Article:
Last week we looked at the importance of preparing your vehicle before a trip to remote areas. Once it is in mechanical tip-top condition and kitted out with essential accessories, it's time to prepare yourself and plan the trip.
Be smart and admit to yourself (if to no-one else) that you may not have as many skills as you need.
Mark Haffenden, of Eureka 4WD Training, reckons everyone who attends the course picks up something they never knew or had forgotten. He recommends contacting a registered training organisation and undertaking a course on the basic aspects of off-road driving and activities relevant to the terrain you will be covering.
"Look for one that emphasises recovery techniques," he said.
"One of the downsides of remote travel is that without proper training and knowledge about your four-wheel-drive, things can go pear-shaped very quickly and, sadly, there have been many fatalities in the past."
With couples, often one person does most of the driving. It's important that the secondary driver completes formal training because while their new skills may not get much practice, they'll be a handy fallback in an emergency should the primary driver fall sick or get injured.
To cope with illness and injury, complete a comprehensive first-aid course. Don't exclude younger travellers - St John Ambulance runs school programs from kindergarten up.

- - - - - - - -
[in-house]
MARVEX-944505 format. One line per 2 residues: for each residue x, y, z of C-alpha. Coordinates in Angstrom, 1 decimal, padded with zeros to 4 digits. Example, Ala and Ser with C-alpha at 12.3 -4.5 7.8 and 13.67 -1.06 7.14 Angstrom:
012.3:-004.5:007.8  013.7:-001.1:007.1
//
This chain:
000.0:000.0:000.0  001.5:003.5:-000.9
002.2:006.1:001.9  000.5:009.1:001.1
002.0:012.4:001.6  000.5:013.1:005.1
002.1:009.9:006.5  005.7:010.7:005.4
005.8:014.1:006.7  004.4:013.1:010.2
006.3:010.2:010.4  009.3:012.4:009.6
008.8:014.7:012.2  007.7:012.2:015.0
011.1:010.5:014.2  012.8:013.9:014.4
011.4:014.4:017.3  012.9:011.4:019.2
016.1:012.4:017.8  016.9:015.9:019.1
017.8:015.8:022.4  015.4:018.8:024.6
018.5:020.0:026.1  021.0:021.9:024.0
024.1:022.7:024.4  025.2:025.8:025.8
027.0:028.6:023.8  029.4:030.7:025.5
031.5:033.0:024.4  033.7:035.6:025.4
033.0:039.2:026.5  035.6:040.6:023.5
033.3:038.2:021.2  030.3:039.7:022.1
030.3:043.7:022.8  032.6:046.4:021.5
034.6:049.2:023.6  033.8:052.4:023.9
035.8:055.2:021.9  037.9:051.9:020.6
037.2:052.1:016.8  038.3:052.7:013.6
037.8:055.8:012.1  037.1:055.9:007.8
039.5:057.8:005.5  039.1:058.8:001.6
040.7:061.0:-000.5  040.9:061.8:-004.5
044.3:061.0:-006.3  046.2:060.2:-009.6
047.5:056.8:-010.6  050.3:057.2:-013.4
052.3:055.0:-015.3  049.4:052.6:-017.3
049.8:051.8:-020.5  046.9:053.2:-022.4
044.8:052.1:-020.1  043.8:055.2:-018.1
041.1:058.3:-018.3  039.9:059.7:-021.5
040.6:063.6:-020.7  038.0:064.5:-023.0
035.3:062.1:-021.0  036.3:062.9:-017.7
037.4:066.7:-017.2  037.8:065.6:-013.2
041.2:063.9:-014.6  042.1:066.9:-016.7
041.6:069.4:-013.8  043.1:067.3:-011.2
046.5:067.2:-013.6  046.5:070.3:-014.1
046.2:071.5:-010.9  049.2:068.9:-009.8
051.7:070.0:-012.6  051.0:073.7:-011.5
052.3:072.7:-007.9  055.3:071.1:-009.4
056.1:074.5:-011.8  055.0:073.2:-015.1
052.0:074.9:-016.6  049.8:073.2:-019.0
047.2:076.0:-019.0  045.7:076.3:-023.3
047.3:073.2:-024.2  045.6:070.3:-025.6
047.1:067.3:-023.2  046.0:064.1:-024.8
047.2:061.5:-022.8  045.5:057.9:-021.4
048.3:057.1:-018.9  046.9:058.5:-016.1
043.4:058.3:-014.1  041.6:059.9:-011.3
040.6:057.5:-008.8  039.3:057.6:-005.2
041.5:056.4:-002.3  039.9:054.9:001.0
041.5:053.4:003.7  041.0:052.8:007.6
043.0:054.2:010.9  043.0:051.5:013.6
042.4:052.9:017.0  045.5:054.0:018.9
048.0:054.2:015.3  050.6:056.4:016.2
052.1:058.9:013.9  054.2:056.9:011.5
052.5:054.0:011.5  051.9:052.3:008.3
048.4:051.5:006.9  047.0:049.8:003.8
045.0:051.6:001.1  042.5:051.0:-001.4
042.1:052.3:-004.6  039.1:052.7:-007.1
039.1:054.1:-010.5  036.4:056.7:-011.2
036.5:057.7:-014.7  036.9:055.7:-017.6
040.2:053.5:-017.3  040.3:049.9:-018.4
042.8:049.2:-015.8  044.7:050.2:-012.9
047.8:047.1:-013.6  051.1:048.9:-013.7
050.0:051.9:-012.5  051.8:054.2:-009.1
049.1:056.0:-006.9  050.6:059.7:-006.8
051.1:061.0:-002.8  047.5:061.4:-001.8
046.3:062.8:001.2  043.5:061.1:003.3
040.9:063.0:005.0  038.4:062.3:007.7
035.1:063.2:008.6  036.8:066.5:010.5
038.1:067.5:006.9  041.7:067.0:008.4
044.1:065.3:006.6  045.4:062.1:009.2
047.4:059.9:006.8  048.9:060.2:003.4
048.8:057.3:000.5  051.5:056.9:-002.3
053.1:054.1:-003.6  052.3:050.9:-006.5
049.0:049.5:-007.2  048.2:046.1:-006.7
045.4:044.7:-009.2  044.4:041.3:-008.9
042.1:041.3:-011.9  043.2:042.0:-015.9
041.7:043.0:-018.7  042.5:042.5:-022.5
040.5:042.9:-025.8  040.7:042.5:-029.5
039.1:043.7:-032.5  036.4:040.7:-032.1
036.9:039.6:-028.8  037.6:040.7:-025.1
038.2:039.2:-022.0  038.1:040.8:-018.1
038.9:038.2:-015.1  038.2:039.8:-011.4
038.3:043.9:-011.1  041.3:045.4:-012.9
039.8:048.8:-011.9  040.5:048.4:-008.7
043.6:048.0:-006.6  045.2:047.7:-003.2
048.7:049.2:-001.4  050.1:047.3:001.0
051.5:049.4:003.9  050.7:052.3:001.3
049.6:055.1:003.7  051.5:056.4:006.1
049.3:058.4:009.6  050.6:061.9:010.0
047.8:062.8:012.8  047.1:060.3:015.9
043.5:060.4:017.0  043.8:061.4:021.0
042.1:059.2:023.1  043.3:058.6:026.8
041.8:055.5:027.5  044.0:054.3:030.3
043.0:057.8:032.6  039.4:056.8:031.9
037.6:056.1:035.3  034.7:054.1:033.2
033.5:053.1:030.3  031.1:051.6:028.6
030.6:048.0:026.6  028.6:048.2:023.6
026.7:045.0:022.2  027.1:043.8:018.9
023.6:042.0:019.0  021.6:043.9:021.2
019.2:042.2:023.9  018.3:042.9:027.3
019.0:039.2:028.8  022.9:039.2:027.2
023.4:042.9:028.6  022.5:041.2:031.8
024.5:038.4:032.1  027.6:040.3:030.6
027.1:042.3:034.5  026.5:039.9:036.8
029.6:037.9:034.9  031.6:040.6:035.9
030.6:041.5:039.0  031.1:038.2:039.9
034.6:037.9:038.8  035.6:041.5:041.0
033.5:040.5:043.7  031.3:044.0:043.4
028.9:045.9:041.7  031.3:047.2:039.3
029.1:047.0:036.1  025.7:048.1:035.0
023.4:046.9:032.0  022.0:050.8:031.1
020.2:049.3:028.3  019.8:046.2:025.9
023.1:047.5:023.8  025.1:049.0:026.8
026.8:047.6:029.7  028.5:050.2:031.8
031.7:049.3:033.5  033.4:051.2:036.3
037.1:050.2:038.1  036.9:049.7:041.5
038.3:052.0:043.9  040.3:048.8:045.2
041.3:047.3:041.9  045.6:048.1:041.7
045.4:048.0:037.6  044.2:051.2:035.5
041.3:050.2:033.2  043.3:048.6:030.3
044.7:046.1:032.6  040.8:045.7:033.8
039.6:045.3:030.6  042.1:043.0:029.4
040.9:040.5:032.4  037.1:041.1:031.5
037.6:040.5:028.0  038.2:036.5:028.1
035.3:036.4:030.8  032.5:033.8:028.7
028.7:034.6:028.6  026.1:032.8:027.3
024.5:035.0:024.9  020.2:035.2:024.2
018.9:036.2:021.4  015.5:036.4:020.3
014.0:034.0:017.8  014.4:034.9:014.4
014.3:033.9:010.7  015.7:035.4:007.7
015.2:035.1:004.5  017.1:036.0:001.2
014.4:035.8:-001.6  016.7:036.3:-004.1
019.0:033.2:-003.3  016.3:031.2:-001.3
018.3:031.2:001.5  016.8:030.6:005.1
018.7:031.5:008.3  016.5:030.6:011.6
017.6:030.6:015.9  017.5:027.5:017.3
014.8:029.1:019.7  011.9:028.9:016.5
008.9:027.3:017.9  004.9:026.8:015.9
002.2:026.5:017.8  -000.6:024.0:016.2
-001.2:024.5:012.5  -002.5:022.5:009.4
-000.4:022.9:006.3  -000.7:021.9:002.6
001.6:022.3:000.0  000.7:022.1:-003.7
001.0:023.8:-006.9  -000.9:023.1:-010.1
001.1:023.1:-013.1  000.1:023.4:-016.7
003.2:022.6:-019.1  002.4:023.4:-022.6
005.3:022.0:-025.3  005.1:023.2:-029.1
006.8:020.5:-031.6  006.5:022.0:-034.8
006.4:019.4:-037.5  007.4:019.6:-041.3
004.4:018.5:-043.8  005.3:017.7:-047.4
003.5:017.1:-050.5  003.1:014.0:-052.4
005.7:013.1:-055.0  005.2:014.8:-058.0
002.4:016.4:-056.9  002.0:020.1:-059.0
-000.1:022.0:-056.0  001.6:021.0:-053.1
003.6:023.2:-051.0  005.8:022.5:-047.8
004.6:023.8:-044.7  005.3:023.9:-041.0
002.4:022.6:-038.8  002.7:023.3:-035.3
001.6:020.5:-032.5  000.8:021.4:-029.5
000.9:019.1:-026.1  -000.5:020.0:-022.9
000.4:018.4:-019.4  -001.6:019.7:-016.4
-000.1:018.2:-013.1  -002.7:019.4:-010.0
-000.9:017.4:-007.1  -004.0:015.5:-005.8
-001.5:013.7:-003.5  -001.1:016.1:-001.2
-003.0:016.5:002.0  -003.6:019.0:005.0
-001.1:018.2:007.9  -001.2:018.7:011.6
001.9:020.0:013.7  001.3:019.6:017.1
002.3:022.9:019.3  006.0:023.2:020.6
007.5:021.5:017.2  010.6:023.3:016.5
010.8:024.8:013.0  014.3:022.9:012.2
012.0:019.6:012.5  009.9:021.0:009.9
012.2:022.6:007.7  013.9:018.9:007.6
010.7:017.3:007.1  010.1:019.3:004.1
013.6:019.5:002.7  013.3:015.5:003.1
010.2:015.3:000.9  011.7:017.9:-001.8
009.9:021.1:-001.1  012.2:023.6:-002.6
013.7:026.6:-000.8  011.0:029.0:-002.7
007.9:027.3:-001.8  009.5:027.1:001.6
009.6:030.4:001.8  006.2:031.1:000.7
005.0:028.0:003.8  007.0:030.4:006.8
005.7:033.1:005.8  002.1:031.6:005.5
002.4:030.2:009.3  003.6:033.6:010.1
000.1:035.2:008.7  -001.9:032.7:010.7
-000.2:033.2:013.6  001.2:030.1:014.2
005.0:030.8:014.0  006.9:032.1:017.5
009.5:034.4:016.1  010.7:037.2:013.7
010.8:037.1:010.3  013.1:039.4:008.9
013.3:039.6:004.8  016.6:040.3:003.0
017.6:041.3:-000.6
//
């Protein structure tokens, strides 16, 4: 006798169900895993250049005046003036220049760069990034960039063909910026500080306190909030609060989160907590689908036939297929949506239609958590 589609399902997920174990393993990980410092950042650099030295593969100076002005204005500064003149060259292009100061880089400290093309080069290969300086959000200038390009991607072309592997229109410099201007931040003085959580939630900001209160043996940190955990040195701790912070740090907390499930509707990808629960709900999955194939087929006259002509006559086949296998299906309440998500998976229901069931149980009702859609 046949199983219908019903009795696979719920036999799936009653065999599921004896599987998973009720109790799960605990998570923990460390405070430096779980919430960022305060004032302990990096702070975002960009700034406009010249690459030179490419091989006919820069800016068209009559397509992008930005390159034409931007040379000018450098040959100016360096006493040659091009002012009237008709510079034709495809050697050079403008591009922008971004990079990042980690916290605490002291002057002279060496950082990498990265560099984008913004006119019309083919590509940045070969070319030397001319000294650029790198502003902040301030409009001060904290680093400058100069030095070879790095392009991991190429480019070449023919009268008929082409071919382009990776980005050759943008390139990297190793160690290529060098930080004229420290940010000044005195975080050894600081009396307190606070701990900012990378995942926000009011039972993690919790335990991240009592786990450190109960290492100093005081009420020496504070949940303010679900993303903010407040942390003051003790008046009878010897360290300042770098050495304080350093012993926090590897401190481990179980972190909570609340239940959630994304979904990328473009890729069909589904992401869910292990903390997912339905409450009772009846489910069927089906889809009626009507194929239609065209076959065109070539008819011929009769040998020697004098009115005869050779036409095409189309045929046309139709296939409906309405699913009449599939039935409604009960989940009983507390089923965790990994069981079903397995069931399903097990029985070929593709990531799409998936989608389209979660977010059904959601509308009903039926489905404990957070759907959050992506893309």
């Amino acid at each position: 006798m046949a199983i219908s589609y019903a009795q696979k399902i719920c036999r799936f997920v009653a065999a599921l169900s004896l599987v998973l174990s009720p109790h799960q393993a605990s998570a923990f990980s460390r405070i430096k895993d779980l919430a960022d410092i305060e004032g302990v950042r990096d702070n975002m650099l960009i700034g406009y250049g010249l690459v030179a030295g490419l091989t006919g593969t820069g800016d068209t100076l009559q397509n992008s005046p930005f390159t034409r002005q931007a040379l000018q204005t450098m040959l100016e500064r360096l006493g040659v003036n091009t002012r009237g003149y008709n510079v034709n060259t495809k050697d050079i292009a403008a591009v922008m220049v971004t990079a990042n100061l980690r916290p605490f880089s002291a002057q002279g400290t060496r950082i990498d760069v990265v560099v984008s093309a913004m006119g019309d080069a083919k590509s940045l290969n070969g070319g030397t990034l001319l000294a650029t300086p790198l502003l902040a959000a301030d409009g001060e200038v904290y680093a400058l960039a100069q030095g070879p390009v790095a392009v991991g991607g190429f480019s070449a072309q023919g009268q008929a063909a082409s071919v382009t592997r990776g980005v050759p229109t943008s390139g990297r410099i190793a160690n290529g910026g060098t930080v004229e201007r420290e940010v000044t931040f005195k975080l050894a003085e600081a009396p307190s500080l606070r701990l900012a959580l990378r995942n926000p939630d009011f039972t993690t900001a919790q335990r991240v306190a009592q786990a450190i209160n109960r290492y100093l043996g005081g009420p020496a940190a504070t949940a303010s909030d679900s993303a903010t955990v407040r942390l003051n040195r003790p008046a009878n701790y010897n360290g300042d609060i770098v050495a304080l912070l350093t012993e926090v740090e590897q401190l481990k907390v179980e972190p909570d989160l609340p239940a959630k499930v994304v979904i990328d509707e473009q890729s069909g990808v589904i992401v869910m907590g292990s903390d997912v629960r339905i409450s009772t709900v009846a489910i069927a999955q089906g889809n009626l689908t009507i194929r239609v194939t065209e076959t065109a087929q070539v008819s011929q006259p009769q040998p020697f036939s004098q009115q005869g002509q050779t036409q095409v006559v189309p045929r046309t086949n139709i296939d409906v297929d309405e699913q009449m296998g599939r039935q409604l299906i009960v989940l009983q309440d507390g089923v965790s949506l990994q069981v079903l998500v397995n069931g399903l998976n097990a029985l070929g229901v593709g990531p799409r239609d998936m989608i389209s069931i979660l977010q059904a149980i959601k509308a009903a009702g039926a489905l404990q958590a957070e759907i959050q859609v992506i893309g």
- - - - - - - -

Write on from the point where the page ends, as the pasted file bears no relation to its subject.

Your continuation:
Also, children should receive as much first-aid training as they can understand, either from parents passing on the basics or by attending a formal course.
Make sure every passenger can use a sat-phone and UHF to call for emergency assistance.
A bush or outback survival skills course rounds out your skill set with navigation by sun or stars, lighting fires, finding water, bush tucker and minimising contact with dangerous creatures.
Visit bobcoopersurvival.com for upcoming courses.
Finally, start planning the trip.
After years of leading tagalong tours, Jeremy Perkins from Global Gypsies has helped too many travellers stuck in remote locations because of poor planning.
"For example, more people are choosing to travel the Canning Stock Route with friends rather than a professional tour operator," he said. "Looking at websites and reading chat forums, you could be forgiven for thinking it's going to be a walk in the park. Well, let me tell you that it's not.
"You need to know what you're doing to travel the loneliest 4WD track in the world and get home in one piece. There's only one road in and out, and few facilities. Of all the 4WD self-drive expeditions in Australia, the Canning is the mother of them all."
If you don't want to tackle organising permits, arranging fuel drops, checking track conditions with authorities, hiring a sat-phone or learning basic mechanics, you might want to reconsider travelling.For big trips, adopt safety in numbers and travel with an experienced group. If you've got your heart set on the Canning Stock Route, check out globalgypsies.com.au.
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